Taking workflow beyond Salesforce

The launch of ManyWho was a response to the limitations on workflow automation in the Salesforce environment, which works fine so long as the process doesn't involve coding or linking out to applications or data sources outside of the Salesforce platform. The ManyWho technology, now known as Boomi Flow, was developed to solve three key problems, says Wood.

  • Workflow applications need to be connected to all of your valuable data, which means integration is a critical piece. "You can compose these applications, but ultimately it has to be connected back to your data — and it's not all in one place," says Wood. That requires an orchestration architecture that will work with various APIs in a consistent way: "We were laser focused on, we are becoming your enterprise architect."
  • Avoiding what Salesforce insiders call the "declarative cliff," which is when you find you have to rewrite an entire process in code because one small part of it can't be done through drag-and-drop. "We were going to deliver you a well-architected infrastructure that you could use to drag-and-drop, and code on top if you wanted to. The architectural consideration was make it easy to extend. It's 'low code', not 'no code'," explains Wood.
  • No governor limits of the type that Salesforce uses to gate workloads when reading or writing data. "Boomi Flow is serverless, elastically scalable. It's our job to scale to what you need," says Wood.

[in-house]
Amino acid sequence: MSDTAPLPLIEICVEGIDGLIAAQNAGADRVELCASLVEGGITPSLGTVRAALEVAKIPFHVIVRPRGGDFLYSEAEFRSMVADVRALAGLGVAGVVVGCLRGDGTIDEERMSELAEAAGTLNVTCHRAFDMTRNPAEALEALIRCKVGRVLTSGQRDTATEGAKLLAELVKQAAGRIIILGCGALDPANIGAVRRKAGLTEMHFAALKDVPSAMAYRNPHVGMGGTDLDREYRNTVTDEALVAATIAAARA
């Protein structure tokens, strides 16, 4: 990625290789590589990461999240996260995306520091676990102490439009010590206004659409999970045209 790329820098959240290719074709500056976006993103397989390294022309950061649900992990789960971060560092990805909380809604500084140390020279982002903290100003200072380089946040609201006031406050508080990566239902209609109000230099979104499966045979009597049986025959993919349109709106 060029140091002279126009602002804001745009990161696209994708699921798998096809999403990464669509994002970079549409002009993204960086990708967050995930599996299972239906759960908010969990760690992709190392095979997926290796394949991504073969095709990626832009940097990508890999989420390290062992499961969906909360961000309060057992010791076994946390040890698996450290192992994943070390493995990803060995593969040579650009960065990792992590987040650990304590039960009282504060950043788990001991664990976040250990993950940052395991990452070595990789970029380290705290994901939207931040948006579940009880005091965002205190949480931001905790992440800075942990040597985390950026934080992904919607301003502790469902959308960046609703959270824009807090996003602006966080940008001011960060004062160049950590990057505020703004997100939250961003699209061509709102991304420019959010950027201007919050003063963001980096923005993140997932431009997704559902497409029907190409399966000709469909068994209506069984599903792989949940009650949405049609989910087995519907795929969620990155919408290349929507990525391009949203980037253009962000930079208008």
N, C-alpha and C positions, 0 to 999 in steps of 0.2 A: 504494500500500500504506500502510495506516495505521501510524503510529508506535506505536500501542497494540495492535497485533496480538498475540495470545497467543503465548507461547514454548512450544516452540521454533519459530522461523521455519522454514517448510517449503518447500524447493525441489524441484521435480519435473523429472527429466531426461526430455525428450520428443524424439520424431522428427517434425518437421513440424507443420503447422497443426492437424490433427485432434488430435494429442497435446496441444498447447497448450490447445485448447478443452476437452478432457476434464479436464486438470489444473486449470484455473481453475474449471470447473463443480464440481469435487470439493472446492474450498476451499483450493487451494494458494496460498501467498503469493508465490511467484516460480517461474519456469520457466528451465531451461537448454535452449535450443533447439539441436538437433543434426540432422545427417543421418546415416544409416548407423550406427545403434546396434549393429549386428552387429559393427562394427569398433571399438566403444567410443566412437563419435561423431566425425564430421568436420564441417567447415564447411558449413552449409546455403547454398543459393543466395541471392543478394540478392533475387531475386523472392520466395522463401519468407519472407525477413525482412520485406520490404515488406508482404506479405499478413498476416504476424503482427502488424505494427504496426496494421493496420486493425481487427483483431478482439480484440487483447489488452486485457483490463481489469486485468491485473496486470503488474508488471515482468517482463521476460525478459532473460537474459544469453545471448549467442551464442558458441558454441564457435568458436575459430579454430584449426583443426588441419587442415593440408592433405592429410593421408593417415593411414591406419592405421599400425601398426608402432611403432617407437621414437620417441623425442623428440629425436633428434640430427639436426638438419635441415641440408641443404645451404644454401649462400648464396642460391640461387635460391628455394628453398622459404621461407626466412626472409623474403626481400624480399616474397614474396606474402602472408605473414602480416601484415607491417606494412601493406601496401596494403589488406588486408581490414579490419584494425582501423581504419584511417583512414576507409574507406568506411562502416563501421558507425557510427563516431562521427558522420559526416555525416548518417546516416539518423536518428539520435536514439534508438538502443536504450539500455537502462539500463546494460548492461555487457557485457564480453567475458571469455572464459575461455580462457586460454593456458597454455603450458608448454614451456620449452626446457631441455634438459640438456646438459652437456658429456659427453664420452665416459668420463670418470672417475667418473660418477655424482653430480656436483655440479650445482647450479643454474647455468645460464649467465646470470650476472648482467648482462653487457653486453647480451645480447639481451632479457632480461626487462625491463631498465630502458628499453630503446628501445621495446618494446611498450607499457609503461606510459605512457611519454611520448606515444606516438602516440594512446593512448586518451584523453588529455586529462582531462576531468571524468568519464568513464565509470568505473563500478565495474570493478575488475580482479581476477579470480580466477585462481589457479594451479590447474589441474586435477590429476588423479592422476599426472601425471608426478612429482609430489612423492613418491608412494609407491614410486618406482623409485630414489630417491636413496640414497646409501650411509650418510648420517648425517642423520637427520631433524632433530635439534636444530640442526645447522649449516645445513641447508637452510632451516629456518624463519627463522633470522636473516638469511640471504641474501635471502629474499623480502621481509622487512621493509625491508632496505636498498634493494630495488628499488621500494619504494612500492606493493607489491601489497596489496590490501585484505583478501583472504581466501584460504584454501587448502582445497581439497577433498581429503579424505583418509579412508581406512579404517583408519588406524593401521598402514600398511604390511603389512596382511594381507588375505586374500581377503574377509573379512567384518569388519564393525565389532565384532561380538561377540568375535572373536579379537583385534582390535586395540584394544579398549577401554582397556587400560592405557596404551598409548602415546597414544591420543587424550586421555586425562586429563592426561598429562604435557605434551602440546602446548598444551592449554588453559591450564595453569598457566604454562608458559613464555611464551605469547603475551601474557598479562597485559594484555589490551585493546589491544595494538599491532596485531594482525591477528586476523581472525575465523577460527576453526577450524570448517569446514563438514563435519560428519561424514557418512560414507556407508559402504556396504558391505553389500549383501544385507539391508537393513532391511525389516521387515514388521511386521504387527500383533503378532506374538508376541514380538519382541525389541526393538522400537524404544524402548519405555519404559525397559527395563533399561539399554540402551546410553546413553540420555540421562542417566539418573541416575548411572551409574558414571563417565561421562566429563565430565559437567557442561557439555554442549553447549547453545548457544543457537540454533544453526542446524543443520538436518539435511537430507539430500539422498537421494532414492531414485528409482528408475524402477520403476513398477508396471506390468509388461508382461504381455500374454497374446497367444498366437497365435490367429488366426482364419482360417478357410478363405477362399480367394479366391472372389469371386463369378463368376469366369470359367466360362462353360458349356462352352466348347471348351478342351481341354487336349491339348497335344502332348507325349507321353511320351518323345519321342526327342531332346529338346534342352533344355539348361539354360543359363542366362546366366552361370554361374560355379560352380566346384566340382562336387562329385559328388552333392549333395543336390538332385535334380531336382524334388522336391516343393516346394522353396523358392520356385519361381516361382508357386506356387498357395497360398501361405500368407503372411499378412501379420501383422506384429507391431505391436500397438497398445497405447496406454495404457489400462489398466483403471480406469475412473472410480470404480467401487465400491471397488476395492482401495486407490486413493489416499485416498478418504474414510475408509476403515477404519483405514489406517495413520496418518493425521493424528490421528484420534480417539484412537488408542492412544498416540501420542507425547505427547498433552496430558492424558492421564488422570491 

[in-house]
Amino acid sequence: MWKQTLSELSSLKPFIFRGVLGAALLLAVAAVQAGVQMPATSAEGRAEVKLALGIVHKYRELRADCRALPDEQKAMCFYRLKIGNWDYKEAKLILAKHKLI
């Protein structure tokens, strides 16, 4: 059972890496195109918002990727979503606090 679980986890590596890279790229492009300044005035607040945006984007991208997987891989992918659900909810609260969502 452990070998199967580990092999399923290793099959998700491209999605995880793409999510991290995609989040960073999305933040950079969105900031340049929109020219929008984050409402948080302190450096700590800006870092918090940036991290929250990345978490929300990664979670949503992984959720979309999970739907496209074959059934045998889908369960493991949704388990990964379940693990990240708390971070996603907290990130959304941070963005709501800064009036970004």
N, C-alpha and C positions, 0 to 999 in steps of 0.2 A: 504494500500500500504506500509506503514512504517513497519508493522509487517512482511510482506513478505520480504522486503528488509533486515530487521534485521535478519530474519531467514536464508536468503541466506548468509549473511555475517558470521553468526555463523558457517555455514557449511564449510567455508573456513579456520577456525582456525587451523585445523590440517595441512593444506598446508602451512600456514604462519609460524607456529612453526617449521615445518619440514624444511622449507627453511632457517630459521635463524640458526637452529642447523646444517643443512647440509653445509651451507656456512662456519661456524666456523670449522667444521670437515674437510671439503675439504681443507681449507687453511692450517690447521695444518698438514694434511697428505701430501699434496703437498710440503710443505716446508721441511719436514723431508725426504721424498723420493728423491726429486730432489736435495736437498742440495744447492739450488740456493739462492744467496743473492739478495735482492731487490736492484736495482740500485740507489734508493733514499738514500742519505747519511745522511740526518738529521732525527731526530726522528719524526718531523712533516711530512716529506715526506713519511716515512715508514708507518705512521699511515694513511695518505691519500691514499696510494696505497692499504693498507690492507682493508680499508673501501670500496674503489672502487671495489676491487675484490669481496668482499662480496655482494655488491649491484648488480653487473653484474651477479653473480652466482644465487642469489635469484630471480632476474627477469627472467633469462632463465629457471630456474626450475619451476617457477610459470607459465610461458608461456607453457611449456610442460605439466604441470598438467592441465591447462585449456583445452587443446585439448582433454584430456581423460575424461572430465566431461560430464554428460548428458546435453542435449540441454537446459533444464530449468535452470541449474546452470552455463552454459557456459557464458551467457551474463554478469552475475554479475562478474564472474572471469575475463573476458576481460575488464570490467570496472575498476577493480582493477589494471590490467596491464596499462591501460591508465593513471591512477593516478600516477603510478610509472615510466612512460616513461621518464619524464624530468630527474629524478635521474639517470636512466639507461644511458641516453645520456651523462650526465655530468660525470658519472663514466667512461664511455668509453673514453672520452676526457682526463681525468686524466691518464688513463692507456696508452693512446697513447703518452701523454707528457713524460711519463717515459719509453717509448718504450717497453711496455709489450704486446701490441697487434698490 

Although now more deeply integrated with Boomi's integration platform, the technology will still work with other iPaaS providers, says Wood.

We wanted to solve the workflow architecture problem and leave the problem of integrating across a hybrid IT landscape to the likes of Boomi.

My take

The acquisition of ManyWho last year was an important step by Boomi to ensure that it stays abreast of these emerging trends in enterprise application integration — or connection, as I prefer to call it.

As APIs become mainstream as a means of exposing application and data resources, it becomes increasingly important to harness those APIs rapidly and effectively in support of business outcomes. It's no longer acceptable to wait for IT to manually forge each connection. Instead, IT must work out how to allow business users to make their own connections. Boomi Flow is a ready-made tool for doing exactly that.

This helps Boomi stay in contention at a time when workflow automation is becoming an important feature in the landscape of messaging and chatbots — part of an emerging trend towards conversational computing and headless apps.

This is a topic we'll be covering a lot this year as vendors continue to innovate in this field. I have more in the next few days following on from some other conversations this month, and I look forward to catching up with Steve Wood again not too far in the future. I'm sure it's going to be an interesting year for all of us.